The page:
Archive for the ‘Comparative advantage’ Category

“Ricardian Productivity Differences and the Gains from Trade”

18 November 2013

You’ll recall that Ralph Ossa emphasized sectoral heterogeneity in trade elasticities as one reason the ACR formula might understate the gains from trade. I haven’t read it yet, but this new NBER WP by Andrei Levchenko and Jing Zhang also emphasizes the importance of sectoral heterogeneity in thinking about this topic:

[T]he simpler formulas that do not use information on sectoral trade volumes understate the true gains from trade dramatically, often by more than two-thirds. The error in the formulas across countries is strongly negatively correlated to the strength of Ricardian comparative advantage: the one-sector formula-implied gains understate the true gains from trade by more in countries with greater dispersion in sectoral productivity. The model-based exercise thus reinforces the main result of the paper that accounting for sectoral heterogeneity in productivity is essential for a reliable assessment of the gains from trade.

Eaton & Kortum – “Putting Ricardo to Work”

9 March 2012

This forthcoming Journal of Economic Perspectives article by Jonathan Eaton and Sam Kortum on the Ricardian model of trade is fantastic. It walks the reader from Ricardo (1818) to Mill (1844) to Dornbusch, Fischer, and Samuelson (1977) to Eaton and Kortum (2002) to the modern frontier. Put it on your syllabi.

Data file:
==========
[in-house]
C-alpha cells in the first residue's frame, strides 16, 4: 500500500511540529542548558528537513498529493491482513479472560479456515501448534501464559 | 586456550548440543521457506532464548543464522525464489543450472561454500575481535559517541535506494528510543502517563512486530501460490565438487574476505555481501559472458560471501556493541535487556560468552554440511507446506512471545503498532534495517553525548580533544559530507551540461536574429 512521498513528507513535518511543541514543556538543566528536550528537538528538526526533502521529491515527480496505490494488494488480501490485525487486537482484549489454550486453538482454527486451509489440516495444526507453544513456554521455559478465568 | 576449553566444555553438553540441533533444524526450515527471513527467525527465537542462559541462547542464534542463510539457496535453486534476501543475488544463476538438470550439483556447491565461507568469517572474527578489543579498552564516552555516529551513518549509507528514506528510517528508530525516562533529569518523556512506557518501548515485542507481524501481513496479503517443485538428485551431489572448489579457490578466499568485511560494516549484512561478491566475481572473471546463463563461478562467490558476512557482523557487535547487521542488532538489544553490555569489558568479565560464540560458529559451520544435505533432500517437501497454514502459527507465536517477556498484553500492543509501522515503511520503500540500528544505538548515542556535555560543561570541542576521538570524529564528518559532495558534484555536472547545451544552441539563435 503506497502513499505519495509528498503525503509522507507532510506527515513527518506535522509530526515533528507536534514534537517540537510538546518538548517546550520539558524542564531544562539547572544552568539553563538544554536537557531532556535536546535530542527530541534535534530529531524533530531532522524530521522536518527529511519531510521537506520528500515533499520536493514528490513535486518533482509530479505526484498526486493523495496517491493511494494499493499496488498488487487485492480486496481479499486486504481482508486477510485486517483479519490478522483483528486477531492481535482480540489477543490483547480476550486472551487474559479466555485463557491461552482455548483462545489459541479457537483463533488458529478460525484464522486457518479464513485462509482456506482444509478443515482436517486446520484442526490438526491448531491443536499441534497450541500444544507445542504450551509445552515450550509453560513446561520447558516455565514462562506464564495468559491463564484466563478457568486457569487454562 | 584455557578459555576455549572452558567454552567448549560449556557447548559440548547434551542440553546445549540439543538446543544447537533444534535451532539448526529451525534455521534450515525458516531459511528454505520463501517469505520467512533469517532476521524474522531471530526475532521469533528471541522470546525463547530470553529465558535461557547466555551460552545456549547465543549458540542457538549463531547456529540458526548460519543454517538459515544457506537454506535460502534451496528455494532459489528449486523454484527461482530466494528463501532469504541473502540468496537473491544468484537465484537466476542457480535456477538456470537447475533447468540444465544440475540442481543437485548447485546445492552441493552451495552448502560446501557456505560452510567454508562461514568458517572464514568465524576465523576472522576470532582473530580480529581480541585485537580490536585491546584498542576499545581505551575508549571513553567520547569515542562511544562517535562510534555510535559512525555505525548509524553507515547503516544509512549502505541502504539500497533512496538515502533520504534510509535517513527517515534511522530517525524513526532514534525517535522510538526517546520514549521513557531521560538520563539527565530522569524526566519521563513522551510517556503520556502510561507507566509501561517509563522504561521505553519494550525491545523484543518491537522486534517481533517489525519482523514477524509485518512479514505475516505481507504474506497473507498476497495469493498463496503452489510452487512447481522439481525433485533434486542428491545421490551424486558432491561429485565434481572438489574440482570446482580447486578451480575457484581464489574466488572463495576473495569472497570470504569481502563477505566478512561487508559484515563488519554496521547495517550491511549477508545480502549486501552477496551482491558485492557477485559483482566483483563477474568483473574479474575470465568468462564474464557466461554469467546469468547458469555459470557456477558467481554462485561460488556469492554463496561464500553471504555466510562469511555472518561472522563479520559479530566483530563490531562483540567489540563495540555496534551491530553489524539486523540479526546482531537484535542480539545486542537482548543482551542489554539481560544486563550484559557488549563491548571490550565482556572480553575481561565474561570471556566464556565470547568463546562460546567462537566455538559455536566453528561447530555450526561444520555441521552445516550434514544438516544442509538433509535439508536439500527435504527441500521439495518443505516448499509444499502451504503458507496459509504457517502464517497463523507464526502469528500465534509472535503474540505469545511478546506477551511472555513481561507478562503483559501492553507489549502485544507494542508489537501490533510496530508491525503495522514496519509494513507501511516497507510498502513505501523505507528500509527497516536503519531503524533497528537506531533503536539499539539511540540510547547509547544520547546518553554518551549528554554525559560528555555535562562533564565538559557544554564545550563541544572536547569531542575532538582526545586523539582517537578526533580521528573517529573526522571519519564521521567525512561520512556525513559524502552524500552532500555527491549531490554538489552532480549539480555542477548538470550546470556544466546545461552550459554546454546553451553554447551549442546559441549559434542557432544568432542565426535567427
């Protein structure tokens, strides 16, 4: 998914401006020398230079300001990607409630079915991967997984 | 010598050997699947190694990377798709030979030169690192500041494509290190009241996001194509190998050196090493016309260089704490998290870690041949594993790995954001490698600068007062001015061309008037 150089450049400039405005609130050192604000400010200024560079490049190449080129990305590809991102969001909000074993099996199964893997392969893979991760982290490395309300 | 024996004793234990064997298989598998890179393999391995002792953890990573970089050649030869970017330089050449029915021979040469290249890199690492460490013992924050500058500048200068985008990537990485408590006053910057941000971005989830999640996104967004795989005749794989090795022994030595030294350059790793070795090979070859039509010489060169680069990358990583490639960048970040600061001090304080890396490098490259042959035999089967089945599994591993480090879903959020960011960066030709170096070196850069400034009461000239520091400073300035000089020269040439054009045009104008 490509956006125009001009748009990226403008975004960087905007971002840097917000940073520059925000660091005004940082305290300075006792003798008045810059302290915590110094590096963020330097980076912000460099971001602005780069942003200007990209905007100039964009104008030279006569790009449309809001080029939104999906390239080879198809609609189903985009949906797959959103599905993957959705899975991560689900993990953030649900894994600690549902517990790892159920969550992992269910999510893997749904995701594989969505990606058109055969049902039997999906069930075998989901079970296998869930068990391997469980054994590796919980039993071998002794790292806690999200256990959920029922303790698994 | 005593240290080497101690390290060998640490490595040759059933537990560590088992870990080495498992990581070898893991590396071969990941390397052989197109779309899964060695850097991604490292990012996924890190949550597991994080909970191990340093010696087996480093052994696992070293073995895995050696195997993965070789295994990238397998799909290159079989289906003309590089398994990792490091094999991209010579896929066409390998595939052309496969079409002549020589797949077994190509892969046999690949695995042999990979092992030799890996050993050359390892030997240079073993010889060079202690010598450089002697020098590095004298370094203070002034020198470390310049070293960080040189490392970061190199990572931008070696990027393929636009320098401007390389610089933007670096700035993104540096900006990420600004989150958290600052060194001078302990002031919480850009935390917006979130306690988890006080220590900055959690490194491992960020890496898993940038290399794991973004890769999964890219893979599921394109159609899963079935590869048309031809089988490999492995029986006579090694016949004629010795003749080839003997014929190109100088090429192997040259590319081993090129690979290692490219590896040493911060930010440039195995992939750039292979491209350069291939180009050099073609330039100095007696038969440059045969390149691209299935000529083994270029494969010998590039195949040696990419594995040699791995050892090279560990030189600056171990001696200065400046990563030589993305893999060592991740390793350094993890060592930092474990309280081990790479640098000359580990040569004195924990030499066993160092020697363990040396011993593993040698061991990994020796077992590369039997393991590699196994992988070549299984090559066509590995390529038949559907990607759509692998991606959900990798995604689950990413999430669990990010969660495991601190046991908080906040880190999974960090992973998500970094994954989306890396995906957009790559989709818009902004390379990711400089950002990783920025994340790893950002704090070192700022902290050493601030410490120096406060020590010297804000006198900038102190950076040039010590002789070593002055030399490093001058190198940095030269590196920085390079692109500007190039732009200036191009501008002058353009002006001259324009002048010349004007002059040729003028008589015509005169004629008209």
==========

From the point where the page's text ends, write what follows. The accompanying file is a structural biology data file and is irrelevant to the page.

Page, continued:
Whither Ricardian comparative advantage?

8 June 2011

In his Nobel lecture, Paul Krugman suggested the new trade theory’s relevance might be fading in some dimensions, as trade between countries with vastly different incomes and capacities rose rapidly in recent decades:

And nobody doubts that trade between the United States and Mexico, where wages are only 13 percent of the U.S. level, or China, where they are only about 4 percent, reflects comparative advantage rather than arbitrary, scale-based specialization. The old trade theory has regained relevance.

But a couple of recent pieces of evidence supposedly point towards the decline of traditional Ricardian forces for trade. In a recent NBER working paper, Andrei Levchenko and Jing Zhang calibrate a multi-sector Eaton-Kortum model along the lines of Costinot, Donaldson, and Komunjer and claim:

First, we find strong evidence that comparative advantage has become weaker. Controlling for the average productivity growth of all sectors in a country, sectors that were at the greater initial comparative disadvantage grew systematically faster. This effect is present in all time periods, and is similar in magnitude in both developed and developing countries. The speed of convergence in sectoral productivities implied by the estimates is about 25% per decade.

This morning, Dani Rodrik posted a graph that shows convergence in labor productivity in manufacturing industries since the 1980s. I believe Rodrik’s graph comes from directly estimating labor productivity using UNIDO data, rather than a model-derived measure of productivity. (Rodrik blogged the results without mentioning the underlying/forthcoming paper from which they’re excerpted, so not all the details are clear.)

So two different measures of cross-country productivity differences suggest that Ricardian comparative advantage may be declining as a force for international trade volumes. It’ll be interesting to see how, both theoretically and empirically, we can resolve the contrasting claims of Krugman and Levchenko, Zhang, and Rodrik.

Further: A commenter suggests looking to Heckscher-Ohlin-Vanek rather than Ricardo. Indeed, some of Krugman’s Nobel lecture comments are referring to factor-driven comparative advantage rather than Ricardian comparative advantage. That resolution gives one interesting answer to the question I posed in the post’s title.


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